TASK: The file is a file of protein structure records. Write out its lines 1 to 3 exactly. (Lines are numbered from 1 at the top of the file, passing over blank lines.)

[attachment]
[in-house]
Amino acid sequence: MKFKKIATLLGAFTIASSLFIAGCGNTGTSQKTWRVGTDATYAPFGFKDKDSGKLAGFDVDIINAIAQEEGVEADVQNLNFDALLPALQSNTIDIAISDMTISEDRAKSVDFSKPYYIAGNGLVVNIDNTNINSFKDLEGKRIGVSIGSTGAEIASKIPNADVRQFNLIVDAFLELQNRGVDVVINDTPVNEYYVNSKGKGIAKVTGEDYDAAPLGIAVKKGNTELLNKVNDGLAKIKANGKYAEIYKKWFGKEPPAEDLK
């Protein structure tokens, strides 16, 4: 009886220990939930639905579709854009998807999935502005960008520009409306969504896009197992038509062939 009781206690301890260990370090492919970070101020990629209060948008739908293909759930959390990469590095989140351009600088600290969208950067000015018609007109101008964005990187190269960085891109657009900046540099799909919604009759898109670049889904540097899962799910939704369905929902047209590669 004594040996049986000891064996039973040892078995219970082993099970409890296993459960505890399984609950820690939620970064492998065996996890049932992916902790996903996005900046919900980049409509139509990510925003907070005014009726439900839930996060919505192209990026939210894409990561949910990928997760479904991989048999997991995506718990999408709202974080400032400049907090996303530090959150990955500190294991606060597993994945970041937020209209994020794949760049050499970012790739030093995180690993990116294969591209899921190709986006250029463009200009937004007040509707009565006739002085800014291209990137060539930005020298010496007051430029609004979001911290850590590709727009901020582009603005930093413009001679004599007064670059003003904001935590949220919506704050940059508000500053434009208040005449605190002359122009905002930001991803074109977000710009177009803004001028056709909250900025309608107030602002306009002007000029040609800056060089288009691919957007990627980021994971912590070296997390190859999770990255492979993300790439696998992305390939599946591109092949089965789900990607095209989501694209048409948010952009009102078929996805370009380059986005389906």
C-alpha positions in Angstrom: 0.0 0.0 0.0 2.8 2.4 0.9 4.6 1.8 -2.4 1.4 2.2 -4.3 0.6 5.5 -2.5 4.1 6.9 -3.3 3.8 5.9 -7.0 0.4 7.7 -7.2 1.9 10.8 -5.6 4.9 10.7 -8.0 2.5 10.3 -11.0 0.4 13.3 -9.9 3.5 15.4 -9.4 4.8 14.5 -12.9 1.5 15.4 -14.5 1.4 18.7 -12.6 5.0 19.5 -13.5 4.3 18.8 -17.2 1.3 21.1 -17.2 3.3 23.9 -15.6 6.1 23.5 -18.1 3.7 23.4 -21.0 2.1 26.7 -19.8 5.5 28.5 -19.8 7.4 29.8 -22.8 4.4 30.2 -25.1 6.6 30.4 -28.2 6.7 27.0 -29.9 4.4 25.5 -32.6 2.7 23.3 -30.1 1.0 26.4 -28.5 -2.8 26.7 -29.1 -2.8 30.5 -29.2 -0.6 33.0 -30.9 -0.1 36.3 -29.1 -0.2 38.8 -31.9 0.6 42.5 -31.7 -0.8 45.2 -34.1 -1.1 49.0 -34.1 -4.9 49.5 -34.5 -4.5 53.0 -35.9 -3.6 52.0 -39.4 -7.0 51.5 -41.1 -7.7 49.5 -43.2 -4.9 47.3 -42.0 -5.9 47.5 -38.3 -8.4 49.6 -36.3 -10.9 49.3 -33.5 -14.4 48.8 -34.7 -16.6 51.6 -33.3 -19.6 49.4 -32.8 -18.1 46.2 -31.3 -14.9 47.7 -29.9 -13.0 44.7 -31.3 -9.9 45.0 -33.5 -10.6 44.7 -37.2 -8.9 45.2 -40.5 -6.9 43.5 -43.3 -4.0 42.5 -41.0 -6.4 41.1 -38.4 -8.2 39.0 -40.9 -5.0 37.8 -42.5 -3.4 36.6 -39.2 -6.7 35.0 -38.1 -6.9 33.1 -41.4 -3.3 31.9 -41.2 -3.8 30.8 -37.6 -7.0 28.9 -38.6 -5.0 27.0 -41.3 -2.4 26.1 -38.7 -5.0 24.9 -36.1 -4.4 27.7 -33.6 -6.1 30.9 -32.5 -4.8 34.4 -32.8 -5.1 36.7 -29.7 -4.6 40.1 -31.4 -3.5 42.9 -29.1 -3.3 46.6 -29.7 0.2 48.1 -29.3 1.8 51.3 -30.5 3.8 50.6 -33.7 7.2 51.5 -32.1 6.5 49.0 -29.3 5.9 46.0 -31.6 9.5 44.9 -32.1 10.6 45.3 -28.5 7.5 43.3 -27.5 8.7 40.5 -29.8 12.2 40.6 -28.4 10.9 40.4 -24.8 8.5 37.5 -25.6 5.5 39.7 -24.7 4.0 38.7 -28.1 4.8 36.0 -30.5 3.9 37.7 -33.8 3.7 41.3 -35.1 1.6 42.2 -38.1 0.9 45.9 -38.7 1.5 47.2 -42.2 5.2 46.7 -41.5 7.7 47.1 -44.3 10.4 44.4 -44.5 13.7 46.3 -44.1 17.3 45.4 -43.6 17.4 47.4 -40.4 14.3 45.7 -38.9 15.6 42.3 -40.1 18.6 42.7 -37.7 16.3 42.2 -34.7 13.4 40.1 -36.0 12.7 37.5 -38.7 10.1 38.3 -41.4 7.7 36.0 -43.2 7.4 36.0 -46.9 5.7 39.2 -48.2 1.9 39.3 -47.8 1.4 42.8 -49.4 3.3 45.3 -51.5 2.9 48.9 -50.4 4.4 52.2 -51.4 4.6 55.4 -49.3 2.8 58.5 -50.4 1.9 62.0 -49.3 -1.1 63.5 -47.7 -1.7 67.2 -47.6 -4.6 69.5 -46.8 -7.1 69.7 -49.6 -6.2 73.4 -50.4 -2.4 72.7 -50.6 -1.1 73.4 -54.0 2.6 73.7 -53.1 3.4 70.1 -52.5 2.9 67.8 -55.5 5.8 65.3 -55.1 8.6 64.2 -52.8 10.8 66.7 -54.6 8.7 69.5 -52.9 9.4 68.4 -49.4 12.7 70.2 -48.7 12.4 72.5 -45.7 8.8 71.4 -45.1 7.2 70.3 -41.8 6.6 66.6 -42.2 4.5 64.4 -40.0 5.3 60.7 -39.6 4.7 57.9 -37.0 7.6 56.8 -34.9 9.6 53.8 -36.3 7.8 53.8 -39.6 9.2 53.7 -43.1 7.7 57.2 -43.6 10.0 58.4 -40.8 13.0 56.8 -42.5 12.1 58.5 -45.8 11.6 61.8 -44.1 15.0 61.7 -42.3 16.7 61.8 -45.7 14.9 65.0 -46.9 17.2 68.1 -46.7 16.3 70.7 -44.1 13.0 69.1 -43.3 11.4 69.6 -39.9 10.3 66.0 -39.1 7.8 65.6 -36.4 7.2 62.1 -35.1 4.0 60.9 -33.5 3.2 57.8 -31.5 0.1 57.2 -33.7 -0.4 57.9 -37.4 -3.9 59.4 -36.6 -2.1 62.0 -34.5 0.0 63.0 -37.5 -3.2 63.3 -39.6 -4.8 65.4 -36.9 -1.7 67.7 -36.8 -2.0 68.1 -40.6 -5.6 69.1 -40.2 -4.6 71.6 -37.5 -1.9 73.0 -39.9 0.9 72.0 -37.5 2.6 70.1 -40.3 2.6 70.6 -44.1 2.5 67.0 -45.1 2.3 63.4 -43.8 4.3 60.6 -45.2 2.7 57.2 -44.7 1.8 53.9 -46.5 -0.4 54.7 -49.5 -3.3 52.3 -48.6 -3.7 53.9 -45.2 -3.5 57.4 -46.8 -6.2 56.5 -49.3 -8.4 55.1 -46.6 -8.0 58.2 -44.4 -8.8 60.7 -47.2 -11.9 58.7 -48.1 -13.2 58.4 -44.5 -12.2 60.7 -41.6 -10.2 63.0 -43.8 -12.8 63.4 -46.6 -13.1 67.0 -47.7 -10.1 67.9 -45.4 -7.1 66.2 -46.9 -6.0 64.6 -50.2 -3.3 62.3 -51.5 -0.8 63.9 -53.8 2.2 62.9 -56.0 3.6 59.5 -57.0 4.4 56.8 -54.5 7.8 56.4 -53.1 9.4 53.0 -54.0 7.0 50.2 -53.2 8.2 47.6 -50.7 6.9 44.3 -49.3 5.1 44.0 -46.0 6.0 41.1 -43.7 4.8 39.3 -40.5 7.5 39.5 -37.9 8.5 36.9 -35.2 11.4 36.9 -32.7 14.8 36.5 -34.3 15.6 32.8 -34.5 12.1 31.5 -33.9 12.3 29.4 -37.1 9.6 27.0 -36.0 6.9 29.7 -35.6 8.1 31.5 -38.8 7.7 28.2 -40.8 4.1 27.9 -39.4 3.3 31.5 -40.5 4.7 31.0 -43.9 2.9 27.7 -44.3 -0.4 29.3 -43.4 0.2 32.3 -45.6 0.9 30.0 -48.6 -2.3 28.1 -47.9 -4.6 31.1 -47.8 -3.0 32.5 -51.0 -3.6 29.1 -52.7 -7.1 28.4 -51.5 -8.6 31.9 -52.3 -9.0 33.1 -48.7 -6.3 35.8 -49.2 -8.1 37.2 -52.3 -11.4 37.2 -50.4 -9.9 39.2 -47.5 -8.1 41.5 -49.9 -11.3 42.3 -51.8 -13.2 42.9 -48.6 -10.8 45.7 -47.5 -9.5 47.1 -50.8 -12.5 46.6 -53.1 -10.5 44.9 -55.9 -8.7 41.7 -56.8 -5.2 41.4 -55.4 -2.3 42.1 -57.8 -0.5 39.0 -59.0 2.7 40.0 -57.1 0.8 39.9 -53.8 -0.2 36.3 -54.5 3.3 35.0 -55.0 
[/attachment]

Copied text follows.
[in-house]
Amino acid sequence: MKFKKIATLLGAFTIASSLFIAGCGNTGTSQKTWRVGTDATYAPFGFKDKDSGKLAGFDVDIINAIAQEEGVEADVQNLNFDALLPALQSNTIDIAISDMTISEDRAKSVDFSKPYYIAGNGLVVNIDNTNINSFKDLEGKRIGVSIGSTGAEIASKIPNADVRQFNLIVDAFLELQNRGVDVVINDTPVNEYYVNSKGKGIAKVTGEDYDAAPLGIAVKKGNTELLNKVNDGLAKIKANGKYAEIYKKWFGKEPPAEDLK
């Protein structure tokens, strides 16, 4: 009886220990939930639905579709854009998807999935502005960008520009409306969504896009197992038509062939 009781206690301890260990370090492919970070101020990629209060948008739908293909759930959390990469590095989140351009600088600290969208950067000015018609007109101008964005990187190269960085891109657009900046540099799909919604009759898109670049889904540097899962799910939704369905929902047209590669 004594040996049986000891064996039973040892078995219970082993099970409890296993459960505890399984609950820690939620970064492998065996996890049932992916902790996903996005900046919900980049409509139509990510925003907070005014009726439900839930996060919505192209990026939210894409990561949910990928997760479904991989048999997991995506718990999408709202974080400032400049907090996303530090959150990955500190294991606060597993994945970041937020209209994020794949760049050499970012790739030093995180690993990116294969591209899921190709986006250029463009200009937004007040509707009565006739002085800014291209990137060539930005020298010496007051430029609004979001911290850590590709727009901020582009603005930093413009001679004599007064670059003003904001935590949220919506704050940059508000500053434009208040005449605190002359122009905002930001991803074109977000710009177009803004001028056709909250900025309608107030602002306009002007000029040609800056060089288009691919957007990627980021994971912590070296997390190859999770990255492979993300790439696998992305390939599946591109092949089965789900990607095209989501694209048409948010952009009102078929996805370009380059986005389906």